Approximately 2 to 5 percent of all infants with achondroplasia die unexpectedly from central apnea (loss of breathing control), which occurs when the foramen magnum opening is too narrow, compressing nerves, spinal cord, and blood vessels. This opening can be surgically enlarged in severe cases.
“Parents should be advised to use an infant seat or infant carrier that has a firm back that supports the neck and to use a rear-facing car safety seat for as long as possible. They should ... avoid use of ... mechanical swings and carrying slings to limit uncontrolled head movement.” (AAP) Umbrella strollers and Jolly Jumpers need to be avoided as well. As they grow older, children will have to avoid collision sports, vaulting, trampolining, etc.
A majority of infants and toddlers will develop recurrent or ongoing middle ear dysfunction, eventually resulting in hearing loss. If this is not treated aggressively, then delays in language and speech development will also result. Since there is no medical way of repairing the ear, equalizing pressure or ventilating tubes are placed. The first hearing tests (audiometric and tympanometric) are done “at 9-12 months of age and every 9-12 months throughout early childhood.” (Pauli)
If hydrocephaly or hydrocephalus (water on the brain) is present, a shunt may need to be placed to drain the fluid.
To avoid kyphosis (hunching of the upper back), the child will not be allowed to sit unsupported for the first 12-14 months. Emphasis will be on providing good back support, prone position activities and limiting trunk-flexed (tummy) activities. To address hyperlordosis, parents will be taught an exercise regimen to do with their child to stretch hip flexors and strengthen lower abdominal muscles, and stooping and tucking exercises.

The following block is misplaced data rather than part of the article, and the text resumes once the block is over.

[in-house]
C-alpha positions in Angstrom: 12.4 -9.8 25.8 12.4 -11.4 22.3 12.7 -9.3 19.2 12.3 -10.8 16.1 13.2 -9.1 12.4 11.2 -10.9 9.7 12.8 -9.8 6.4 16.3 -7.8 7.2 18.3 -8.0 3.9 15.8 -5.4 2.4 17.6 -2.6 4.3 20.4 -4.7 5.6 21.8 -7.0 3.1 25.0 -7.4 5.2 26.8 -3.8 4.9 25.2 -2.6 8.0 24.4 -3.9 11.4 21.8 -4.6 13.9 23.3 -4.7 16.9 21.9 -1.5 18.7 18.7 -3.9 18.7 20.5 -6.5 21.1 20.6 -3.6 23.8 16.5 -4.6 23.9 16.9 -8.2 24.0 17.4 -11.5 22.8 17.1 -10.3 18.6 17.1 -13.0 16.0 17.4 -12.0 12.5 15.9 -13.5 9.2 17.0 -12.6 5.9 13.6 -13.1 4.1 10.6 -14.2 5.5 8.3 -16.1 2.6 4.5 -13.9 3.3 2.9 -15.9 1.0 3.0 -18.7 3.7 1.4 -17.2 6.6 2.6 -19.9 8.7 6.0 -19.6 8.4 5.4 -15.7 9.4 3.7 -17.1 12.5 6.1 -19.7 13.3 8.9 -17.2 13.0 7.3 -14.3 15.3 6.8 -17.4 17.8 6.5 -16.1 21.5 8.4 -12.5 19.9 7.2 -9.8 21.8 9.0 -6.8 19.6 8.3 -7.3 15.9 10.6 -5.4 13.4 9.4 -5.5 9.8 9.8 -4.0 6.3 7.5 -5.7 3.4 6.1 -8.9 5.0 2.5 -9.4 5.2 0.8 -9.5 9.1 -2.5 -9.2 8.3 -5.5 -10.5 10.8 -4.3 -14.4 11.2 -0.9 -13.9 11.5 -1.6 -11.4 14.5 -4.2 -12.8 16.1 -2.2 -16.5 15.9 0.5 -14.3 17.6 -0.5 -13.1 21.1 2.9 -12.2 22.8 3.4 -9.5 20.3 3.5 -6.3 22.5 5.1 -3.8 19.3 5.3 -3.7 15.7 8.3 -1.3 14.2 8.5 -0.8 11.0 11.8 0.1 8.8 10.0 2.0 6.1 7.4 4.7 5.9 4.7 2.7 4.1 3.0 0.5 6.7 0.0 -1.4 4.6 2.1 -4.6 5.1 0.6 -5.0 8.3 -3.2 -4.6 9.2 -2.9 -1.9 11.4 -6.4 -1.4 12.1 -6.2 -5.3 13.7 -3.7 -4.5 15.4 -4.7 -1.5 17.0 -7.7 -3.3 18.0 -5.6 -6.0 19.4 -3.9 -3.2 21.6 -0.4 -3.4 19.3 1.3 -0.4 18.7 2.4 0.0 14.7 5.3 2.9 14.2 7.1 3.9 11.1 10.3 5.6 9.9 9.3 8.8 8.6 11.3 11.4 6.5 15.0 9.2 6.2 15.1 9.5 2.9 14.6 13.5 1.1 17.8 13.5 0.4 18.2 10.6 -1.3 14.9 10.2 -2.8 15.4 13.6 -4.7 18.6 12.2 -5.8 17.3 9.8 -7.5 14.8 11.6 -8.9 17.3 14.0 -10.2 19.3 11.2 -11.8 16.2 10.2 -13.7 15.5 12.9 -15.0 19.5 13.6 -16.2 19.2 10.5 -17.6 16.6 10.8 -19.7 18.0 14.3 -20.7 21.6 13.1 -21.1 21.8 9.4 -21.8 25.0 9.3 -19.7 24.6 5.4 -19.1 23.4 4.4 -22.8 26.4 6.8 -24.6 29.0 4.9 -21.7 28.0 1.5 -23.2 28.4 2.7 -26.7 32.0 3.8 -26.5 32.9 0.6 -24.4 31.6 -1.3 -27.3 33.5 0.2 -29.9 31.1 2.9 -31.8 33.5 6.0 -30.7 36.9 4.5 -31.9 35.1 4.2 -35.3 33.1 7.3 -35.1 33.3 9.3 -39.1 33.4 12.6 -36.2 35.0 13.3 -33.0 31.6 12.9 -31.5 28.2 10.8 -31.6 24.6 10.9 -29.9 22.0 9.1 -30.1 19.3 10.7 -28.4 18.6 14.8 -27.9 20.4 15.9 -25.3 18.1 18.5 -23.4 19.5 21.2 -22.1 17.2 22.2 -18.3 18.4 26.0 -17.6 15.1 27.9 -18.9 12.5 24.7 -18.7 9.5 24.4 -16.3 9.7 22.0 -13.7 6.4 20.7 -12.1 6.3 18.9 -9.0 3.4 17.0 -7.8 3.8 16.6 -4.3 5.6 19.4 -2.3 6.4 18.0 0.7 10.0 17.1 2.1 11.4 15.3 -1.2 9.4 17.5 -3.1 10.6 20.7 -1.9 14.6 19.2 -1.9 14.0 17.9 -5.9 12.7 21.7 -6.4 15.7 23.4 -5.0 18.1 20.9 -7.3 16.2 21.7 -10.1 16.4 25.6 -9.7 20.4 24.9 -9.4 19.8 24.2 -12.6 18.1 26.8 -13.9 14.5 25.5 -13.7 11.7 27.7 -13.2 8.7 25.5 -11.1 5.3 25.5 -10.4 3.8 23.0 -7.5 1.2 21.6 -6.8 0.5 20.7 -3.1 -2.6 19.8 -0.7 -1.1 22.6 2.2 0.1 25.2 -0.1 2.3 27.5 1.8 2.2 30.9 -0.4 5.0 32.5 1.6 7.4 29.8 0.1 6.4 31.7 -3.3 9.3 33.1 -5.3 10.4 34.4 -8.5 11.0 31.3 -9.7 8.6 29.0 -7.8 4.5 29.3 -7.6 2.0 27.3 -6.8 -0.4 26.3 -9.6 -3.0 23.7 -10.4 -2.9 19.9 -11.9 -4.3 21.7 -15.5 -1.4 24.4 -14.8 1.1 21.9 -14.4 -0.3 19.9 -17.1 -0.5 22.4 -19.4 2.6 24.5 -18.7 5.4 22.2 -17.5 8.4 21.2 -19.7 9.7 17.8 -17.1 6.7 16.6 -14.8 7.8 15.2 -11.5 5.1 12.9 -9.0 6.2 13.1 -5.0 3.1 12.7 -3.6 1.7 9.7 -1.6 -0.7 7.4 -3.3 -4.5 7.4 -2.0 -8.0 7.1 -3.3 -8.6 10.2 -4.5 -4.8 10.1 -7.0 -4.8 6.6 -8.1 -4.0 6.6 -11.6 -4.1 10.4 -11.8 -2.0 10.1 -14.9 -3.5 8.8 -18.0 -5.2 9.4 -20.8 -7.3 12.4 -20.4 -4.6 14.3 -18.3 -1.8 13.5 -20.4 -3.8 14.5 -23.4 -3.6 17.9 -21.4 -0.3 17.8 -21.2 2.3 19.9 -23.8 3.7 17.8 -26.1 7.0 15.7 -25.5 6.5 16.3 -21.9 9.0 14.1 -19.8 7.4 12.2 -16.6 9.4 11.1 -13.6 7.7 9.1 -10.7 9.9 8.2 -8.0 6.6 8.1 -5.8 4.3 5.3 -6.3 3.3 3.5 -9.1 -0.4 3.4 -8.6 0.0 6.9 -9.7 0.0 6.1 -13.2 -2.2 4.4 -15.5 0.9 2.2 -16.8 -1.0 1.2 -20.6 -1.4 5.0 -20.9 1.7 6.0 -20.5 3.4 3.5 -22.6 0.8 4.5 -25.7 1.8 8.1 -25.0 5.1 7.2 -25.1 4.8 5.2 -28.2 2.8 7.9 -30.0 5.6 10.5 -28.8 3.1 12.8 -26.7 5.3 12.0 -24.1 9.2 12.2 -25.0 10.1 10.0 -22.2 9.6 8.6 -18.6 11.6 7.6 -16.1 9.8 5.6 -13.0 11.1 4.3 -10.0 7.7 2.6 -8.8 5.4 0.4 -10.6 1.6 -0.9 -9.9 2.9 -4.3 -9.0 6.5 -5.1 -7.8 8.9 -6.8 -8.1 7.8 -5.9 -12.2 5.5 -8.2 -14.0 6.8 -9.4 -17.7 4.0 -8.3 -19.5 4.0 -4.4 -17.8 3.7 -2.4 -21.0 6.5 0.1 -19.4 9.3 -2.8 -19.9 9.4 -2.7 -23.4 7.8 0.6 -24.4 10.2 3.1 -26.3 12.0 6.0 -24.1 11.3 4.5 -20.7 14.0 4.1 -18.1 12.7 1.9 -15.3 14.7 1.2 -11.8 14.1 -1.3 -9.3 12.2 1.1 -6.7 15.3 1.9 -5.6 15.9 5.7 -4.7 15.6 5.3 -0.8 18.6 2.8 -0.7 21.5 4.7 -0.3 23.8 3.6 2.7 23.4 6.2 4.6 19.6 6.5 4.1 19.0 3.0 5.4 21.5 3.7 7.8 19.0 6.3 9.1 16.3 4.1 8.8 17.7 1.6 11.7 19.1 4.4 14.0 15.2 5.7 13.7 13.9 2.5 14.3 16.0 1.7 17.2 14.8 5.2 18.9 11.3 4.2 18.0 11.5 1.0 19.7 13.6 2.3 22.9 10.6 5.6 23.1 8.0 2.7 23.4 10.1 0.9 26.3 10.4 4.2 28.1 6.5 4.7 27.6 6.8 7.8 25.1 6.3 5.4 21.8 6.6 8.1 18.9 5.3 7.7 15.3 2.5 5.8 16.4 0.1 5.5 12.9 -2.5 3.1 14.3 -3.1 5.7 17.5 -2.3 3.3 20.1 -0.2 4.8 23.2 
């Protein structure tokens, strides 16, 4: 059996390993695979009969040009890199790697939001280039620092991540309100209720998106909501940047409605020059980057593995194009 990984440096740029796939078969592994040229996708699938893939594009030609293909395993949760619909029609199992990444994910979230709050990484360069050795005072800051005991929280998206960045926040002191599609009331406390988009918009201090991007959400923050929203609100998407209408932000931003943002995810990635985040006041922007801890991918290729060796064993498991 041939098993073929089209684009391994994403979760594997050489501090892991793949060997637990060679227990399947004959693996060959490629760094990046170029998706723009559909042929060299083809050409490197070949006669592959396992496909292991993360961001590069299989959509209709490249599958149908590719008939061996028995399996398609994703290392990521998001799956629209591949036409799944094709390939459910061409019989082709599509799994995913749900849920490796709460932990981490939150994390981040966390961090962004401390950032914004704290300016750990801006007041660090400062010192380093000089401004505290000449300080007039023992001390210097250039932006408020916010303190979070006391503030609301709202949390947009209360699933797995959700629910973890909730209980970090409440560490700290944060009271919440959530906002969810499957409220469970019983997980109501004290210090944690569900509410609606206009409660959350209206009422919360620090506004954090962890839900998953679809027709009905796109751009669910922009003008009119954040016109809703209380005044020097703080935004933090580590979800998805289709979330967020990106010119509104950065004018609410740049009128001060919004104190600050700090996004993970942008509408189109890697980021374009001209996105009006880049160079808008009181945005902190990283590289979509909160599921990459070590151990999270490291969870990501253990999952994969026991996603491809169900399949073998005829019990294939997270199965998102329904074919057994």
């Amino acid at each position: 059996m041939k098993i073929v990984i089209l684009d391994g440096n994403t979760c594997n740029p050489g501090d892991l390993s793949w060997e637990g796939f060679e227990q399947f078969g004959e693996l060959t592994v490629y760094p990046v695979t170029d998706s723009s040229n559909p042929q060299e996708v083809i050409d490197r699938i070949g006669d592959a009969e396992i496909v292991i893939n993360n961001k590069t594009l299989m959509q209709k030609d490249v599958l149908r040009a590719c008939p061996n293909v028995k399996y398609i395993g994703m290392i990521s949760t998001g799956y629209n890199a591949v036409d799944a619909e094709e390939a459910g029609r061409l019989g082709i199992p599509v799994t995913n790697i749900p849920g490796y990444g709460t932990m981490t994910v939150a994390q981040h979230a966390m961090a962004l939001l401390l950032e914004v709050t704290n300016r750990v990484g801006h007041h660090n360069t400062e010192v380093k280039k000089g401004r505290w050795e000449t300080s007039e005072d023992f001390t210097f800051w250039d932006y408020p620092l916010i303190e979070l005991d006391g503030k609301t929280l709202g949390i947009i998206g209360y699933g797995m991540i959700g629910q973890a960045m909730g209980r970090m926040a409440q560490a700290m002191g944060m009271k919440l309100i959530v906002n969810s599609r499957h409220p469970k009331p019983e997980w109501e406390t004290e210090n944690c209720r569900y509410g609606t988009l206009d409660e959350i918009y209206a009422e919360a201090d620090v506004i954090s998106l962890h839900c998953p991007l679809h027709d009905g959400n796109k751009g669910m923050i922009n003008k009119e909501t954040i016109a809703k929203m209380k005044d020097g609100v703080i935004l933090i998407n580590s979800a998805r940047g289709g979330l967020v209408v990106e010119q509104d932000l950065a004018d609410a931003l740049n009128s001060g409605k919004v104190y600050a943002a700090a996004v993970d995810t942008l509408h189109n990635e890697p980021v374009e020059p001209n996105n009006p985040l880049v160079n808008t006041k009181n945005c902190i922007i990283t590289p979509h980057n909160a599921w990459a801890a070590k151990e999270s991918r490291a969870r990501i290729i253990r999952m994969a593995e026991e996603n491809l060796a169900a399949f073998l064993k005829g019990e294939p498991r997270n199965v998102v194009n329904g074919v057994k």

There isn’t a cure for any form of skeletal dysplasia. Most efforts are at helping a little person adapt to his/her surroundings, or learning how to accommodate life to him or her. “Growth hormones, other drug therapies, and food or vitamin supplements are not effective in significantly increasing stature. Growth-hormone therapy may result in a transient increase in growth rate. However ... no study has clearly demonstrated a significant benefit.” (AAP)
Some families opt for limb lengthening, which is usually carried out in the teen years. It is extremely expensive, and is not performed that often in North America. Surgery may be indicated in children with bowed legs if the joints “become significantly out of plumb or if position is associated with marked pain.” (Pauli)
Because of the associated difficulties of being of small stature in a large-stature world, many accommodations may need to be made in everyday activities to help little people participate and cope with the world around them. This should be done in cooperation with parents, teachers and caregivers. The Little People of America has a wide range of adaptive technology solutions.
Darlene Oakley is a freelance writer for EmpowHER.com.
“Achrondroplasia” by Melissa Conrad Stöppler, MD. MedicineNet.com. Web. Mar 19, 2012.
Achondroplasia. MedlinePlus. Web. Mar 19, 2012.
Dwarfism: Symptoms. Mayo Clinic. Web. Mar 29, 2012.
“Health Supervision for Children with Achondroplasia” by Tracy L. Trotter, MD; Judith G. Hall, OC, MD; and the Committee on Genetics. American Academy of Pediatrics. Web. Mar 19, 2012.
“Achondroplasia: Natural History in the Infant and Young Child” by Richard M. Pauli, M.D., Ph.D., Midwest Regional Bone Dysplasia Clinics. Web. Mar 19, 2012.
Dwarfism. Shriners Hospital for Children. Web. Mar 19, 2012.
Tracy L. Trotter, MD et. al. Health Supervision of Children With Achrondronplasia. American Academy of Pediatrics. Web. Mar 19, 2012.